The Whisper of Evil

I wasn’t suppose to write words on a page of the tragedy I have lived through, I was supposed to deny it.

Growing up my hope was supplanted with the intentions of dark people. They didn’t ultimately kill my smile for ever, but they darkened my days and stole my nights for a very long time.

I sometimes questioned why it never occurred to me to talk to some teacher at school or maybe a counselor in high school. I saw their offices, but those offices were not for people like me. I didn’t really understand what those offices were for. The truth was I didn’t think you talked about pain in those offices, but school.

I knew the rules: I had to keep my story underground, hidden from the public and unkept in my soul.

I watched life happen around me, and happen to me, but I never entered in. I stayed away from relationships with other people and never let them know me. I seemed satisfied only with pleasing abusers; first my family and then my first husband. I continued on this way for the majority of the first part of my life.

That was until the sting of denial opened my eyes.

Status quo had stolen some of my best years. Staying quiet wasn’t working, so I began to talk. I started with the easiest abusive thing to talk about – losing my virginity to my father. The murder and other abuses would come to memory much later in life.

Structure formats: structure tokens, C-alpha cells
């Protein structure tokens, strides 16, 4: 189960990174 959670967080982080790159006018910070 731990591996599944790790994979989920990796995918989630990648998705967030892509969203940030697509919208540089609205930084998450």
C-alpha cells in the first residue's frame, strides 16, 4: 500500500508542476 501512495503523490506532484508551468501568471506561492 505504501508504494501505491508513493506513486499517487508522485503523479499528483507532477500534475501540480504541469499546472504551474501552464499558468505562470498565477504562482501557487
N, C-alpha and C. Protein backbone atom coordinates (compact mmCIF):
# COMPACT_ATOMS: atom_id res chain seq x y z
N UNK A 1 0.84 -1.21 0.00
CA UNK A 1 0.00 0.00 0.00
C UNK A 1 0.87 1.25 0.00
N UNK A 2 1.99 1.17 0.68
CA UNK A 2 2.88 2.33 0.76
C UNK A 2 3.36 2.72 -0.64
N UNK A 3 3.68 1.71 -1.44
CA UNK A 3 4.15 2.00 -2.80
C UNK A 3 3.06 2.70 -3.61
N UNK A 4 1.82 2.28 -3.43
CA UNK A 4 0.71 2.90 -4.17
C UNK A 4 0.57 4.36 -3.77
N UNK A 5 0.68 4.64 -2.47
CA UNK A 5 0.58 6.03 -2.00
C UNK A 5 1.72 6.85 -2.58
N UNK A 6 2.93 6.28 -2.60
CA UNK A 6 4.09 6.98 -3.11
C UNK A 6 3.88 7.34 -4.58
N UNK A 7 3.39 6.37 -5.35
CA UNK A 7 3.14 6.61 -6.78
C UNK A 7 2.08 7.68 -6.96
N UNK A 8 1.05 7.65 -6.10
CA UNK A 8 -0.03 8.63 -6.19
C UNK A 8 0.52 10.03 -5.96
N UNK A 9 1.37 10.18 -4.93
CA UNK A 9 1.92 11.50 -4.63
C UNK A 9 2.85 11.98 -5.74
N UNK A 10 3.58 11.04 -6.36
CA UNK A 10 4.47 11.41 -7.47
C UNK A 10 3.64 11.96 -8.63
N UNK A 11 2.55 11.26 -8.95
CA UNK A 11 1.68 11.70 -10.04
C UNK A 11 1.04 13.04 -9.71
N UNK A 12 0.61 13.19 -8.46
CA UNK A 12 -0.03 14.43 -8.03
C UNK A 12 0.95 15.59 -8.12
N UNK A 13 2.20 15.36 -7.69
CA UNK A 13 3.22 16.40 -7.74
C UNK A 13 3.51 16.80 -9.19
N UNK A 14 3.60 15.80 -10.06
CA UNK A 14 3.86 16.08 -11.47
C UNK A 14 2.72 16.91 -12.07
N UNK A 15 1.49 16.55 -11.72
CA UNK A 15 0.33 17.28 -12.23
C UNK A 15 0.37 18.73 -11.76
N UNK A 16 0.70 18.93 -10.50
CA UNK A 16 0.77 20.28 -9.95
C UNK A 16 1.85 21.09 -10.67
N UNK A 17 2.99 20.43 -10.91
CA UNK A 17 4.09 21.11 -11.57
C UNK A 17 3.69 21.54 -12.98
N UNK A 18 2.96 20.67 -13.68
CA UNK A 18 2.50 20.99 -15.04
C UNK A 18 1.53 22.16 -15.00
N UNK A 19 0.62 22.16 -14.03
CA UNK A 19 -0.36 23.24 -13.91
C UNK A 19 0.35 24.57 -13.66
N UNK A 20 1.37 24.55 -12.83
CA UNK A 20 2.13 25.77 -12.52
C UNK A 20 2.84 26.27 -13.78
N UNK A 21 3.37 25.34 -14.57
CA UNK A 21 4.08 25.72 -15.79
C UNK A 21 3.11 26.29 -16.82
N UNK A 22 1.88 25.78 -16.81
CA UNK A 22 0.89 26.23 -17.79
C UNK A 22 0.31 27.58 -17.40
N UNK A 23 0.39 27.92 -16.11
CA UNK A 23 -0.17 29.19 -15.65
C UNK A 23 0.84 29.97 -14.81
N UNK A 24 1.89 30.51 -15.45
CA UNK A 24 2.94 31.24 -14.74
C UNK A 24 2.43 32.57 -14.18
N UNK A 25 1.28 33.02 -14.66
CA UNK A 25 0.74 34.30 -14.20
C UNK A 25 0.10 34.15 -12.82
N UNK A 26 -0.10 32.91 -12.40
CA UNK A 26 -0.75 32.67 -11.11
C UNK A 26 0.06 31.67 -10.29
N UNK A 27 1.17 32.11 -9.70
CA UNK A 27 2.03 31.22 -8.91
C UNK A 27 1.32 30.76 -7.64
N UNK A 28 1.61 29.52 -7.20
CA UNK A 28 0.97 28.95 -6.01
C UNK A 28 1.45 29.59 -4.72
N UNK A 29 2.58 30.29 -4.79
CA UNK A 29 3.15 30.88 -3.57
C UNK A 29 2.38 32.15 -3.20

But a very strange thing happened in my early years of bringing back my realities: telling my story didn’t free me, not at first. First the shame and guilty of it all kind of shut me down. The abusive guy I was married to used my shame and story against me often. Now he had even more ammo to use against me! I was now the crazy one with all the problems. Instead of recognizing that as a classic abuser’s pattern, I succumbed to his stupidness and control and tried even harder to please. It continued my believe that I was bad, broken and needed much help.

I stopped telling my stories for years. Pleasing abusive people was and stayed a steady theme in my life for years.

God has shown me the precision of not being responsible for other people, but being responsible only for myself.

U C U! You see you is the cry I’ve heard God tell me time and time again.

It was through finding my story in full honesty and seeing myself through accountability to Him that the veil of living out my life for other people stopped.

The shame and confusion began to dissipate as I looked only at myself. Looking at myself led me see that I was a victim of some pretty bad crimes. It helped me stop listening to the voice of accusers. They were slandering me and I was all done with that.

Following the voice of people who deny their own accountability will leave you stranded and fearful every, single time.

Don’t listen to whispers of darkness! Learn to find your own voice, use it wisely and never give up. God is with you.

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